25 / Mar / 2021

Virtual reality (VR) technology has emerged as a promising tool for studying and rehabilitating gait and balance impairments in people with Parkinson disease (PD) as it allows users to be engaged in an enriched and highly individualized complex environment. Parkinson's is a neurodegenerative disorder that is traditionally managed by a combination of medication and physical therapy treatment. Within VR, augmented feedback about a person with Parkinson's performance enables repetitive practice of motor tasks, thus stimulating both motor and cognitive processes simultaneously. VR offers patients with neurological deficits , such as Parkinson's, an opportunity to develop new motor strategies, or to relearn motor abilities that were lost due to their injury or disease processes.

VR can simulate situations that would be too dangerous or cumbersome to perform in a clinical setting . For example, having fall-prone people with PD perform gait and balance tasks on raised platforms to elicit anxiety is too dangerous, but immersive VR technology provides the opportunity to induce similar fear responses while participants remain safely on the ground. Additionally, other VR technologies focus on improving more broad symptoms of Parkinson's, such as being able to increase stride length and improve balance, in safe, controlled environments.

The rationale behind using VR systems lies in providing augmented visual and auditory feedback to gradually challenge postural control and balance during a task. This strategy bypasses the deficient motor generation system present in people with Parkinson's, thus improving their motor response. VR offers opportunities to safely identify an individual's specific triggers and balance deficits, thus creating personalized training targets

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17 / Mar / 2021

Post Covid patients, especially those affected seriously by it, are expected to have higher needs for physical, psychological and cognitive rehabilitation. Virtual Reality (VR) administers fast, tailor-made rehabilitation at a distance, and offers a solution for the impending surge of demand for rehabilitation after COVID-19. The immersion of VR may increase therapy adherence and may distract the patient from experienced fatigue and anxiety.

An intensive care admission is a fearsome experience, especially when a patient is supported by mechanical ventilation as is common in COVID-19. Depression occurs in approximately 30% of recovering patients, post-traumatic stress disorder (PTSD) in 10–50% of patients and anxiety in 70% or Post-Intensive Care Syndrome after coronavirus infection or {PICS} patients. Psychological therapy targeting these indications can be offered through VR. VR rehabilitation as part of telemedicine solutions has several advantages compared to traditional rehabilitation. First, considering our society's continuing need for social distancing, therapy can be given at a distance. Second, VR allows therapists to treat patients simultaneously. While therapists must monitor sessions at a distance in some cases, live support is generally not required, increasing patients' autonomy and reducing the workload of therapists. What makes VR particularly different is that it provides its users with a 3D immersive environment. The immersion makes therapy more fun and reduces distraction from the external environment. Both might increase therapy adherence and engagement. Besides, VR may serve to distract patients from experienced fatigue and anxiety which would otherwise hinder their ability to move.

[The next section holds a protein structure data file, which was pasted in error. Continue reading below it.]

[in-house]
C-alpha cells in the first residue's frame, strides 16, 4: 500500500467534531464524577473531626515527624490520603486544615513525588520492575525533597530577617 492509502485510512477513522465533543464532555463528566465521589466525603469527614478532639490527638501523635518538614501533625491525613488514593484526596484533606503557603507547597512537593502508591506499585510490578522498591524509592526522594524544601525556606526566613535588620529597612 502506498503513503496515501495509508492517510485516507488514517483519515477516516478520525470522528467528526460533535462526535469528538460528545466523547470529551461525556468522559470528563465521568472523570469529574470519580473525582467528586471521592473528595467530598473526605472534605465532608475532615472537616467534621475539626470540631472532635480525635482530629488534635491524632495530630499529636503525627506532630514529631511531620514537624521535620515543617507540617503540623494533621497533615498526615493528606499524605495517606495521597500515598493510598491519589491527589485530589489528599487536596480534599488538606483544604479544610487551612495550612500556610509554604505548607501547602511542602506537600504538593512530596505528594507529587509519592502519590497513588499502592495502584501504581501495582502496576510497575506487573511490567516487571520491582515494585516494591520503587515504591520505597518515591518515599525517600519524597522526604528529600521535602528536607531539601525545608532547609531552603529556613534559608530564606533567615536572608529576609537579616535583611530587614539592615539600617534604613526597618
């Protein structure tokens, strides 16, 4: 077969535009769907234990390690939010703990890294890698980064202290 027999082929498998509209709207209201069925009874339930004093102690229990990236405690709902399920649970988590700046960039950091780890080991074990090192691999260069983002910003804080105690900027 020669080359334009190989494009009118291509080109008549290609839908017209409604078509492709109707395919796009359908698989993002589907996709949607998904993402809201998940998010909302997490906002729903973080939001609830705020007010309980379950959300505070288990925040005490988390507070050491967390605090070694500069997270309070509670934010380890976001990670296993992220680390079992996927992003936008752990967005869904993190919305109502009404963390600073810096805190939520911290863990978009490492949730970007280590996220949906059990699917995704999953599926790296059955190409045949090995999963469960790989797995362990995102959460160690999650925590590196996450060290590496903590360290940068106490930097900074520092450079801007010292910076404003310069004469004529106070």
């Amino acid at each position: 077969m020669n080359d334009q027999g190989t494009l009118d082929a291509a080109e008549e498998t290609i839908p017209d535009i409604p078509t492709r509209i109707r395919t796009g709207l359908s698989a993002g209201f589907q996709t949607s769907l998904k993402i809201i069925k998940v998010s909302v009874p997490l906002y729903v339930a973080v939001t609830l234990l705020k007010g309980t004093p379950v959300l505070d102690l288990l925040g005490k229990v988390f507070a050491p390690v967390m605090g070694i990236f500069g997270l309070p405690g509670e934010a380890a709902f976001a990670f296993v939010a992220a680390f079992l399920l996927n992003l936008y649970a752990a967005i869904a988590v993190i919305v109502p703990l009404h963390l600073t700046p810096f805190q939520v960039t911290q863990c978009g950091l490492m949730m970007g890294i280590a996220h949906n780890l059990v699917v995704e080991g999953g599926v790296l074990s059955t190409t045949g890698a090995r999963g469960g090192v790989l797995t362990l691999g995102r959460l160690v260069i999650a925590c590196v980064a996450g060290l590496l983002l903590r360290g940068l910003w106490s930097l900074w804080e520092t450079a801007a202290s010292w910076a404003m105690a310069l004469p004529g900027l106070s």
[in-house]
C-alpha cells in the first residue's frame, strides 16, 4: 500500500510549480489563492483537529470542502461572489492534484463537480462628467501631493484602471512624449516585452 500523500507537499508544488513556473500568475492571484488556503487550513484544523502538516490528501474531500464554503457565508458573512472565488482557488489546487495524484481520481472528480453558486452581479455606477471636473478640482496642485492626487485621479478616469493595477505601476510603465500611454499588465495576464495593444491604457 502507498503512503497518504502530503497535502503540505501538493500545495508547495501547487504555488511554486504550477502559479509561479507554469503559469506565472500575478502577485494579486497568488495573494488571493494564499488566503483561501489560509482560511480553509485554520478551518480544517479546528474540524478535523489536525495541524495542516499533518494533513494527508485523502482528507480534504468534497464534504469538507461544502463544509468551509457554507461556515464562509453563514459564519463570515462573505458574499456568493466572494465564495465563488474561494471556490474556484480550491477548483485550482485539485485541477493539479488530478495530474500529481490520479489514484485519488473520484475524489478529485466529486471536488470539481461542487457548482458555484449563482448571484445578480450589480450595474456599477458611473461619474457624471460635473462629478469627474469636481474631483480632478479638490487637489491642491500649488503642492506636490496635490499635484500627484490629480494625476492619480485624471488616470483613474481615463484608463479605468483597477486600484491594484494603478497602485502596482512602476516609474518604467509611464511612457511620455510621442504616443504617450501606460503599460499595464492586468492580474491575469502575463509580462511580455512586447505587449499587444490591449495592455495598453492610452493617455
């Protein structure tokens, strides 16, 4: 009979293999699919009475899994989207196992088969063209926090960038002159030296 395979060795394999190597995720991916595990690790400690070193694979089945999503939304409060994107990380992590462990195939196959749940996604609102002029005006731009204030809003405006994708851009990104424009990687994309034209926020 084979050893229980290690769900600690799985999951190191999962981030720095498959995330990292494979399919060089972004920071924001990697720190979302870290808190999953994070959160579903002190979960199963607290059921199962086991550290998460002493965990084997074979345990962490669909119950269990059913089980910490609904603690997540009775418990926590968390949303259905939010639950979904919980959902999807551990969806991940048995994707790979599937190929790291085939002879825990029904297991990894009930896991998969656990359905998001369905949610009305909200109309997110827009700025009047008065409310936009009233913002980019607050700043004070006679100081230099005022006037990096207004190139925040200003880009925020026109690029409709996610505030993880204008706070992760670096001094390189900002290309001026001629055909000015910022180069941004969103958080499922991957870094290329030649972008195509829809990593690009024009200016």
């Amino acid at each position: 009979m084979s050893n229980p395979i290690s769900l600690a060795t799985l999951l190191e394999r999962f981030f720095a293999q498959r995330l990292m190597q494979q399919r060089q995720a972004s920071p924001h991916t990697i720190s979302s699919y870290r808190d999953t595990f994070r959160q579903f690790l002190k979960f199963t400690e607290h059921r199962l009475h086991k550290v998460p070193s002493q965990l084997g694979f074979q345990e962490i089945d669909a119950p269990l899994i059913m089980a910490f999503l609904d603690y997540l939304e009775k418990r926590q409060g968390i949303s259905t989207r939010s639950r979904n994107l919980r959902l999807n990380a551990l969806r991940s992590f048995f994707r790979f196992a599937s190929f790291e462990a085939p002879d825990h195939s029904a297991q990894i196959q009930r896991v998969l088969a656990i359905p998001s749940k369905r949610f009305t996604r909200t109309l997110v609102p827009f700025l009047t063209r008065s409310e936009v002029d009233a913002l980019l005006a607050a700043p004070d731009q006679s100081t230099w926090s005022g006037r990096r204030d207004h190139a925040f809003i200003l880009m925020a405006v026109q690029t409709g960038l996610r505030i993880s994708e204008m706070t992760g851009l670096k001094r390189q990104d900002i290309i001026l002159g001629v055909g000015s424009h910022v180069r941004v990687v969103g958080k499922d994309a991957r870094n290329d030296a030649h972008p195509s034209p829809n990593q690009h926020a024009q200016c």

The COVID-19 crisis has generated a need to expand telehealth technologies. Embedding VR in virtual care platforms would assist in spreading of VR therapy, both for post-COVID-19 patients in the present and possibly for other patients with similar rehabilitation needs in the future.

10 / Feb / 2021

Virtual Reality is being used an emerging treatment for post-stoke rehabilitation. The benefits of VR includes easy adaptability, real time feedback and the ability to recreate life like situations in a safe and controlled environment, while the gaming part of VR is fun, interactive and engaging. Combined together VR rehabilitation is gaining immense popularity by enabling intense and repetitive training while providing entertainment to the patients. Recent studies have shown that VR could promote lower limb movement and restore balance ability for people who suffered stroke or Parkinson's disease or children with cerebral palsy.

Generally, balancing the body is thought to be achieved by the coordination of three major systems, including visual, vestibular and proprioceptive sensation. Previous studies have shown that the prefrontal cortex is one of the most important brain areas in controlling human balance. By using a virtual environment to train the eye-head movement, balance in older people can be improved and occupational falls are minimized.

We at SyncVR have recognized this key aspect of VR and used it to create SyncVR Fit – an application that facilitates body movements for the purpose of physiotherapy, geriatric and post-IC rehabilitation for all age groups. It form an active engagement with the patients by allowing them to experience fun, positive emotions. SyncVR Fit has game-like exercises like blocking balls from the goalpost in a virtual gym or trying to collect different fruits. Using exercises in this form not only enhances the psychological benefits of exercise but also increases the likelihood of long-term adherence to exercises.


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